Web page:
Five memoirs I read last year, that changed my outlook on many things!

I just up-ed my reading game in 2019, many folds! I read various genres & authors, books of various lengths and authors of various nationalities.

It was a splendidly well-read year with close to 30 books under my belt. You might say that is not a big deal. But, try doing it with an infant, and you might feel as ecstatic as I do right now.

” In case of good books, the point is not to see how many of them you can get through, but rather how many can get through to you.”

– Mortimer J. Adler

Here, is the list of some memoirs that gave me better perspective in history, in relationships, in life & even in death!

1.Remnants of a Separation: A History of the Partition through Material Memory
By Aanchal Malhotra

For someone residing in India, I had quite a limited knowledge of the India-Pakistan Partition and whatever I had was ashamedly meagre. I knew the textbook history but I was so unaware of the feelings of people and the distress of separation from your birth land.

I am so glad I picked it and read these partition stories from each family affected.

2. Becoming
By Michelle Obama

A memoir of this first lady of United States, is no ordinary story. These humble beginnings, struggle for recognition, struggle for a balanced relationship, & then the struggle to do good, in a world full of vices.

This book won several awards and was loved by a vast number of people across the globe.

3. Educated
By Tara Westover

‘Its strange how you give the people you love, so much power over you’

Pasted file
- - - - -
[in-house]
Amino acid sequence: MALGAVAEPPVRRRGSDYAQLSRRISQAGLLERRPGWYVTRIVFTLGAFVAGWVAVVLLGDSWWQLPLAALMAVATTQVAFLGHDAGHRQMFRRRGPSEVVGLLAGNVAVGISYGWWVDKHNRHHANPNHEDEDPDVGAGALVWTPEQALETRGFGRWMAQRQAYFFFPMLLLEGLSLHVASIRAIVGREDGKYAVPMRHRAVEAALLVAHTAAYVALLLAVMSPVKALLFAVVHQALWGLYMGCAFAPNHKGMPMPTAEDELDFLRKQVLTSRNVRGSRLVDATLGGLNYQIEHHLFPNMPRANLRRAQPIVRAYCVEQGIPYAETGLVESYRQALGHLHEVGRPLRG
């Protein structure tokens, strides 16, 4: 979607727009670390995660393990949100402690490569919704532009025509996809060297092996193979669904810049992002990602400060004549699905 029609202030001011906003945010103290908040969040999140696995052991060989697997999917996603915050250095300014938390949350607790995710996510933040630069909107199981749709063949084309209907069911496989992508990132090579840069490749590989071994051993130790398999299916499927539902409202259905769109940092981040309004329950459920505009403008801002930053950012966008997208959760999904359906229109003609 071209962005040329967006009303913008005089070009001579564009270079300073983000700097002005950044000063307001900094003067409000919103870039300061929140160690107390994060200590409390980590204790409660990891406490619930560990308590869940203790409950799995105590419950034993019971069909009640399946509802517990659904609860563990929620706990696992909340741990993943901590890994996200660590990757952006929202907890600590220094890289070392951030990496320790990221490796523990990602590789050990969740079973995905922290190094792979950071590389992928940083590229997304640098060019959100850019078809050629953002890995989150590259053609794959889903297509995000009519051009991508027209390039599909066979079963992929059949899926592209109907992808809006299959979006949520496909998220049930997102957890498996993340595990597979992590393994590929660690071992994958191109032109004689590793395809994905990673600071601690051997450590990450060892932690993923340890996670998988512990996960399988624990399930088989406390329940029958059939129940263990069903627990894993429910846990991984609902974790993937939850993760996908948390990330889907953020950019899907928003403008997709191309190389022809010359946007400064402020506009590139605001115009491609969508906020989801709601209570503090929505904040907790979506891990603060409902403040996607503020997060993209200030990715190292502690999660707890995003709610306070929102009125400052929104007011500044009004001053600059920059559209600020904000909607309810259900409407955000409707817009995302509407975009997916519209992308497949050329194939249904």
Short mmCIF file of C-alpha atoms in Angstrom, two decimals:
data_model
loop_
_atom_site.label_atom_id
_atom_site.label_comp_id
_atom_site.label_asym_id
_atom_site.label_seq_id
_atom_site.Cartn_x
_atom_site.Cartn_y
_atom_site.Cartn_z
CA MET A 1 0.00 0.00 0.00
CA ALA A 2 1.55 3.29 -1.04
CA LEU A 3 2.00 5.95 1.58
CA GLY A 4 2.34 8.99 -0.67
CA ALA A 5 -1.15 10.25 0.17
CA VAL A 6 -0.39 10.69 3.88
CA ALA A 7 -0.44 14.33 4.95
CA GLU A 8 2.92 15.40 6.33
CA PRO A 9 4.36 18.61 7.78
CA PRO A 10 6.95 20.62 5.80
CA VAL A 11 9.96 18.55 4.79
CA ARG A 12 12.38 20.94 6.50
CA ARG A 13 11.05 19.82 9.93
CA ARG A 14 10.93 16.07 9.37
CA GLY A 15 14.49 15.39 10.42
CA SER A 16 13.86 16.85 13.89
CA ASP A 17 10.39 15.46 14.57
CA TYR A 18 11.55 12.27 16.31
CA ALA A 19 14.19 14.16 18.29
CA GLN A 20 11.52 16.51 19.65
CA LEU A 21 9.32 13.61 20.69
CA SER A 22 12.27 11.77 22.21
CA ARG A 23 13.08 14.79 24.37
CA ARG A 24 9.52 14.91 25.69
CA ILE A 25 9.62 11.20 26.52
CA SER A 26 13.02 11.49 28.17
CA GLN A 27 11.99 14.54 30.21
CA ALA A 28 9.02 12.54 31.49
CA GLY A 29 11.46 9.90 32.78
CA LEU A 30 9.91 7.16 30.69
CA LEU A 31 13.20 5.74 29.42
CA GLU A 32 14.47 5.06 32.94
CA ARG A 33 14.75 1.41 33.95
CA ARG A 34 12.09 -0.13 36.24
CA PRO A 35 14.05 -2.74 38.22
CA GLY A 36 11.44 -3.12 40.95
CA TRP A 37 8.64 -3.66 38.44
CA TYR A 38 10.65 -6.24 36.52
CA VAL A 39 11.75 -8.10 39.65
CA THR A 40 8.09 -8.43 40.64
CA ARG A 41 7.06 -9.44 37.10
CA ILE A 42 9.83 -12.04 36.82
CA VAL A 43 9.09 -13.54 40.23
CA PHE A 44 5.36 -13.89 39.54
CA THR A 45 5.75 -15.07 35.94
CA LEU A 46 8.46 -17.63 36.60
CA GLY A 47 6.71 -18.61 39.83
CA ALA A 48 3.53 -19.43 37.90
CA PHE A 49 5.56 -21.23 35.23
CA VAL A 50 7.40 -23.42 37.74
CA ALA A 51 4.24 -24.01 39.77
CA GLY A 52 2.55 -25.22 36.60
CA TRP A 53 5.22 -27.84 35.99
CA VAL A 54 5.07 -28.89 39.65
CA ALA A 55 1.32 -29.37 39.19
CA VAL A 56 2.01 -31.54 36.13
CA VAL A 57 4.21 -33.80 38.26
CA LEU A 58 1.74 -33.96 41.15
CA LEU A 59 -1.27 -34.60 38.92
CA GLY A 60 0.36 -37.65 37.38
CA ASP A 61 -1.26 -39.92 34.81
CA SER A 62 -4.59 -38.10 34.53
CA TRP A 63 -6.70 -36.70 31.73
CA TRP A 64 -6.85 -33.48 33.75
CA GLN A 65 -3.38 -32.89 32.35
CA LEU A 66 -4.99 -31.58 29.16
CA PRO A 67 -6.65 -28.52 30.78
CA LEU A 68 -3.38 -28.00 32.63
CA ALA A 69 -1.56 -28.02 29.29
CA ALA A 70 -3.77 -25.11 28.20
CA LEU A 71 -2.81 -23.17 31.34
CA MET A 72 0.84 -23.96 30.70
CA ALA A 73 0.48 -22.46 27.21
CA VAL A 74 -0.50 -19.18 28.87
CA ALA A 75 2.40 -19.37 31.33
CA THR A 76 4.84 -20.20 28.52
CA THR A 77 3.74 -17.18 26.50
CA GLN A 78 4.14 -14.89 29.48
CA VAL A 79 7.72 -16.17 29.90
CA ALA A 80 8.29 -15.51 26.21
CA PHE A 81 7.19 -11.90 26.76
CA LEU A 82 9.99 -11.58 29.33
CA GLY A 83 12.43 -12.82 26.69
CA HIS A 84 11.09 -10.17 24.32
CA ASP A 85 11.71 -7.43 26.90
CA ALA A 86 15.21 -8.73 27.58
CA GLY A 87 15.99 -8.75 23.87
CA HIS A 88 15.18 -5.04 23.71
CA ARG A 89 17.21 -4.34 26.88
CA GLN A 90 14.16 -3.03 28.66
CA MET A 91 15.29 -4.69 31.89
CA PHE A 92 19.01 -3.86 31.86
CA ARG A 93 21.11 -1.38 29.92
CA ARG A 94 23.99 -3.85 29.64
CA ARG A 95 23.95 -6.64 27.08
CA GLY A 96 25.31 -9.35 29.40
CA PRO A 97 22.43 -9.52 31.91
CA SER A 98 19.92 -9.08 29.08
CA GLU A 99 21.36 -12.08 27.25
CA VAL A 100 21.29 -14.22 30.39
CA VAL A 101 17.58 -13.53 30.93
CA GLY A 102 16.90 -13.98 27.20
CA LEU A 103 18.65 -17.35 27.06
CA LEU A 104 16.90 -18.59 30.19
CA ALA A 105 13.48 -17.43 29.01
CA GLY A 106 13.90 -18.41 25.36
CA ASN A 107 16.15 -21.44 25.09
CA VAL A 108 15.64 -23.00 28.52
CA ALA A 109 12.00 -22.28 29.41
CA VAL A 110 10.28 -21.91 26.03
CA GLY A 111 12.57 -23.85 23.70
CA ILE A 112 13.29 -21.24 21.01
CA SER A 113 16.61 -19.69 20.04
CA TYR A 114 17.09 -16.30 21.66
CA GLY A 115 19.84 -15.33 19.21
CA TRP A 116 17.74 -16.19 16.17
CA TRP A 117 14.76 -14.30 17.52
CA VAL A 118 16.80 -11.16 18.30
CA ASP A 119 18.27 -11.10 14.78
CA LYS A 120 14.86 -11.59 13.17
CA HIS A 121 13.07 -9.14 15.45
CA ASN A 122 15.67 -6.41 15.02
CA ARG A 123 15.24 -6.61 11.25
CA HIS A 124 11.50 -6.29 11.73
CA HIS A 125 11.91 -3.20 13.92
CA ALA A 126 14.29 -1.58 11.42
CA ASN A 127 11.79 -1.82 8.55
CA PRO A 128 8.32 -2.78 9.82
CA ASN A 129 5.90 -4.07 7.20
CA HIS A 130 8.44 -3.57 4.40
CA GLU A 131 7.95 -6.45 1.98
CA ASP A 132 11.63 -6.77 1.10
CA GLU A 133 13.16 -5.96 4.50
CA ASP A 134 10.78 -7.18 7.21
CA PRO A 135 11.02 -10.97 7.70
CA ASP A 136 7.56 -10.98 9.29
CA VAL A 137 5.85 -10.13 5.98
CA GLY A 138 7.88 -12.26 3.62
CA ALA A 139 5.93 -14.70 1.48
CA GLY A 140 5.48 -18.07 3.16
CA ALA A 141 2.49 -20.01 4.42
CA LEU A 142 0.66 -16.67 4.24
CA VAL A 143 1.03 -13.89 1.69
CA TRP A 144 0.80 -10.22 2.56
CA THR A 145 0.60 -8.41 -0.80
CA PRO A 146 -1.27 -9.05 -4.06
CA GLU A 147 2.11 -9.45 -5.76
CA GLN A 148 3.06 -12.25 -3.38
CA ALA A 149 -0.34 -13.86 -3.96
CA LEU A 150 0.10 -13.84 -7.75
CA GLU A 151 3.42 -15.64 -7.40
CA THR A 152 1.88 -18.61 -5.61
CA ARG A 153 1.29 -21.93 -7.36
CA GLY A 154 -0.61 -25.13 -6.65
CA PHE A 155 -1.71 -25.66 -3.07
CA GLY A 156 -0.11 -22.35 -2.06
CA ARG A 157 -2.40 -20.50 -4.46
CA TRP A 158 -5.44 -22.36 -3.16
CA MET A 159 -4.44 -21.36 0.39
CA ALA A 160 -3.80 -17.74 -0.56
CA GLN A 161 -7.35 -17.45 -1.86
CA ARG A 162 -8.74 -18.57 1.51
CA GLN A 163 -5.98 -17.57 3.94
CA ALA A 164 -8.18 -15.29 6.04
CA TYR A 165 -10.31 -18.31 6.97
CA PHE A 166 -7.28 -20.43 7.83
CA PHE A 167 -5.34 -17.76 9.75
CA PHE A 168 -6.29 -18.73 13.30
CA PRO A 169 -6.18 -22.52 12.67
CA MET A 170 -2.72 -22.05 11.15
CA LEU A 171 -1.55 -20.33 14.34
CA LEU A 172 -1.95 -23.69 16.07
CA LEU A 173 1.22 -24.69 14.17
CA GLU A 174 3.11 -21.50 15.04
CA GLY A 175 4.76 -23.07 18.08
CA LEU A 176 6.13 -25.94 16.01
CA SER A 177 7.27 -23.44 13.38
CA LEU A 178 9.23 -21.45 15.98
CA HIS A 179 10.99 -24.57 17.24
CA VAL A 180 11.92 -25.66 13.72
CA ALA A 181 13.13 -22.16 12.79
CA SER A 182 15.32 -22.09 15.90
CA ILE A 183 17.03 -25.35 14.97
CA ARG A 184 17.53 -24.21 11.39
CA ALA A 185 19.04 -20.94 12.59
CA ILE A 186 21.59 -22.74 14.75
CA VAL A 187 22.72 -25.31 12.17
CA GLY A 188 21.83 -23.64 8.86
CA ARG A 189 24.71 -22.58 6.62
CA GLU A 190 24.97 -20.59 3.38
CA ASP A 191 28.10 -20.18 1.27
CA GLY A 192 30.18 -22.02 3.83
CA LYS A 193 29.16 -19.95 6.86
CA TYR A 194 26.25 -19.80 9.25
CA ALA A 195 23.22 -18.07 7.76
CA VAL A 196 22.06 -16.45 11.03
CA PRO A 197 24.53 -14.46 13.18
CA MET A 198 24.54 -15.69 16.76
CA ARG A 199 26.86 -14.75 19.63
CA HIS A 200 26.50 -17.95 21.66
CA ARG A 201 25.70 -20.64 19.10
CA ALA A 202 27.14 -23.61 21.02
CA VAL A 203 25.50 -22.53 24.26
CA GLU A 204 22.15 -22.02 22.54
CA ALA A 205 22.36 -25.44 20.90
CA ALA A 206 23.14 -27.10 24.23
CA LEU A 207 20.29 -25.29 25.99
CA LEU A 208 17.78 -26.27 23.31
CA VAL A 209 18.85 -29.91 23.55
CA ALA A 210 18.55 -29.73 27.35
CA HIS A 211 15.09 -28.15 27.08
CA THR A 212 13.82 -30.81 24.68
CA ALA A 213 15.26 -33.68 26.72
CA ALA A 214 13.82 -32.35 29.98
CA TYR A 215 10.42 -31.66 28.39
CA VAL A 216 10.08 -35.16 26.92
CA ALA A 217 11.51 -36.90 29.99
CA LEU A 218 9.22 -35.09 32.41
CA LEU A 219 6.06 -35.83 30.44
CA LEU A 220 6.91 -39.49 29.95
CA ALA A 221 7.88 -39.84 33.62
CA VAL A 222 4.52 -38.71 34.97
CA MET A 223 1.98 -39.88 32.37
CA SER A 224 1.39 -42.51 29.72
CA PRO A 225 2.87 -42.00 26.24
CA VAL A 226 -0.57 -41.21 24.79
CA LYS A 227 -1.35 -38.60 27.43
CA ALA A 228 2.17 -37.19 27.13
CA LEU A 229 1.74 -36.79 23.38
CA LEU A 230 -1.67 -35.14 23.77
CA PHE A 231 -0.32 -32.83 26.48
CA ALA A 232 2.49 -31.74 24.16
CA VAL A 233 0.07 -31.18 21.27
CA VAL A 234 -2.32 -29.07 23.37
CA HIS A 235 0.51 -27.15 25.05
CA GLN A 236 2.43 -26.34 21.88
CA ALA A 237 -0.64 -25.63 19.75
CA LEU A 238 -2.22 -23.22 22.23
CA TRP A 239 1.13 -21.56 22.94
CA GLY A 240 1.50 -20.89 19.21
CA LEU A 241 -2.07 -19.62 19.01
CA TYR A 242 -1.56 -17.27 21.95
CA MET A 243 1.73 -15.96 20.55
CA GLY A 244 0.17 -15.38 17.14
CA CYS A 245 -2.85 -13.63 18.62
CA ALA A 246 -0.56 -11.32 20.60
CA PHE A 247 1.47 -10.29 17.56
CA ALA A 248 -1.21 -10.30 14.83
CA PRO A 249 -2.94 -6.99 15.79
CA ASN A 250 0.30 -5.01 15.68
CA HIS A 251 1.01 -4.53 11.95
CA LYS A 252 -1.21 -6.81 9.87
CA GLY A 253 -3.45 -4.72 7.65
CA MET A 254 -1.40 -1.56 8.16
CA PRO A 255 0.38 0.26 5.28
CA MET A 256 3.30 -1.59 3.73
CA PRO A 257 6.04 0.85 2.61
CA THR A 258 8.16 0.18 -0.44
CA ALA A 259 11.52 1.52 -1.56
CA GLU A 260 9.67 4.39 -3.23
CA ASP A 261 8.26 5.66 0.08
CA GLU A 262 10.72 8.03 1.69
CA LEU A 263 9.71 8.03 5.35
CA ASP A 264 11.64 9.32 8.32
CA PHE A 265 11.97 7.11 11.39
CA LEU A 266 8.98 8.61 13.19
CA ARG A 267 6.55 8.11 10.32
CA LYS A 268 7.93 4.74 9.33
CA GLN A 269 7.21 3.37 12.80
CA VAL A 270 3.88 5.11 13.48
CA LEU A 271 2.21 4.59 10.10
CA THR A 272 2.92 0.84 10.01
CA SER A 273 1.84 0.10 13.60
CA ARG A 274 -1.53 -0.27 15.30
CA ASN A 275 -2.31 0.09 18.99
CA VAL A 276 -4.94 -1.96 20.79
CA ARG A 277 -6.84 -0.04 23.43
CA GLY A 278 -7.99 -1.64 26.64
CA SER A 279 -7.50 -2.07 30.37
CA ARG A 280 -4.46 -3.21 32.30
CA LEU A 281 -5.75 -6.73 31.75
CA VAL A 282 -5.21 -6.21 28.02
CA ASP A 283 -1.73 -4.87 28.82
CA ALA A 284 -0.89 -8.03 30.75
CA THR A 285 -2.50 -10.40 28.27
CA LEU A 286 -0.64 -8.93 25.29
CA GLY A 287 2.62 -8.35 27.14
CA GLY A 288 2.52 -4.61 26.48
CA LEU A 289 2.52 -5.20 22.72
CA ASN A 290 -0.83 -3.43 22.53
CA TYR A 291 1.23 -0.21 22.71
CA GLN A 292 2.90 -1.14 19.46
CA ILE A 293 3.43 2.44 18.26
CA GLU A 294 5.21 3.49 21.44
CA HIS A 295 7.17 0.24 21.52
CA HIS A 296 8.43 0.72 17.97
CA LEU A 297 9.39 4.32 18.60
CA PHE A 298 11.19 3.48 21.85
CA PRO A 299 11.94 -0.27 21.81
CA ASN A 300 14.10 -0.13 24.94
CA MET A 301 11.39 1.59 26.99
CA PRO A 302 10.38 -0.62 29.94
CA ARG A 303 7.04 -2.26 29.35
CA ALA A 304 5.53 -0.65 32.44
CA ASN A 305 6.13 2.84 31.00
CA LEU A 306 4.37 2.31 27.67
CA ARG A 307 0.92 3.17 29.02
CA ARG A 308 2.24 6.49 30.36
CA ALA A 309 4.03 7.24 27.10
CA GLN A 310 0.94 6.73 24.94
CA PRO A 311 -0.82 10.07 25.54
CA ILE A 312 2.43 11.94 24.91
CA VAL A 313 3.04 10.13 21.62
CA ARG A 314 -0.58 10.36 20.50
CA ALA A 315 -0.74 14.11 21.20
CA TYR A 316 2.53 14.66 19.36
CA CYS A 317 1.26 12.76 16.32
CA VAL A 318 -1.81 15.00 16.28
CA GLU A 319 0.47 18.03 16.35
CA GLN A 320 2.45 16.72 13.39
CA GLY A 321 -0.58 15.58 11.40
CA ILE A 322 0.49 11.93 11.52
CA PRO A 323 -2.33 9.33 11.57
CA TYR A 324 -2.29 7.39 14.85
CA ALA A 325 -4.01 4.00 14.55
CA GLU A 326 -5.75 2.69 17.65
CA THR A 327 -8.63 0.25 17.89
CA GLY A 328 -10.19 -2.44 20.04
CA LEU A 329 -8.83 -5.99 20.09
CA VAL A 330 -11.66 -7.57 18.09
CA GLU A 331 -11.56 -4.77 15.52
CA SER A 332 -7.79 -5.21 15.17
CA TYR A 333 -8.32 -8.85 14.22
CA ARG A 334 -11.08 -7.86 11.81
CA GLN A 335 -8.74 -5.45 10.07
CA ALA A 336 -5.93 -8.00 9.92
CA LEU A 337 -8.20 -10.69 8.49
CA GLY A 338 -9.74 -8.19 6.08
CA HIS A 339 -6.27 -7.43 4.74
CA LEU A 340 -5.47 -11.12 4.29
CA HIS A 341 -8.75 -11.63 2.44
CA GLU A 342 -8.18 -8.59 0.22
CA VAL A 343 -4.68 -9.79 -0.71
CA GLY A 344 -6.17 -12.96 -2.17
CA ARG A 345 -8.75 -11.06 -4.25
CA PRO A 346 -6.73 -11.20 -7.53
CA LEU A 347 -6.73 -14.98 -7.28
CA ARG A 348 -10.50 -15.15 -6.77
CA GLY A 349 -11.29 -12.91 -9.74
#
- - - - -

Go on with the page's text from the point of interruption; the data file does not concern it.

‘My life was narrated by others. Their voices were forceful, empathetic, absolute. It never occurred to me that my voice can be as strong.’

‘We are all more complicated than the roles we are assigned in the stories other people tell.’

These quotes describe this memoir so aptly. Reading this book made me realise the struggles that people go through can sound so unreal at times. This is a memoir of a girl who was born in a family of survivalists (seemed so strange to me) and fought abuse, realised she could acheive greater things than she was made to believe that she could.

4. Born a Crime
By Trevor Noah

What a light read, but what heavy subjects! The title itself says a lot about the dark topics of the book, primary being Apartheid. Trevor Noah, now a popular comedian in the U.S, was born to an African mother and a Swiss mother, making him categorised as ‘coloured’ during the Apartheid.

His mother’s struggles during that time, along with his, and some mention of domestic violence, make it a very important read.

5. When Breath Becomes Air
By Paul Kalanithi

This book, published posthumously, is a very short read, telling you the thought process of a person awaiting his last breath. It is even more intriguing as the author himself, being a neurosurgeon, diagnosed with an advanced stage lung cancer, battles between hopefulness and surrender to fate. This book can have a very deep impact on you, and how you look at life.

I am looking forward to reading more such books in the year 2020, but these five, will always remain special.

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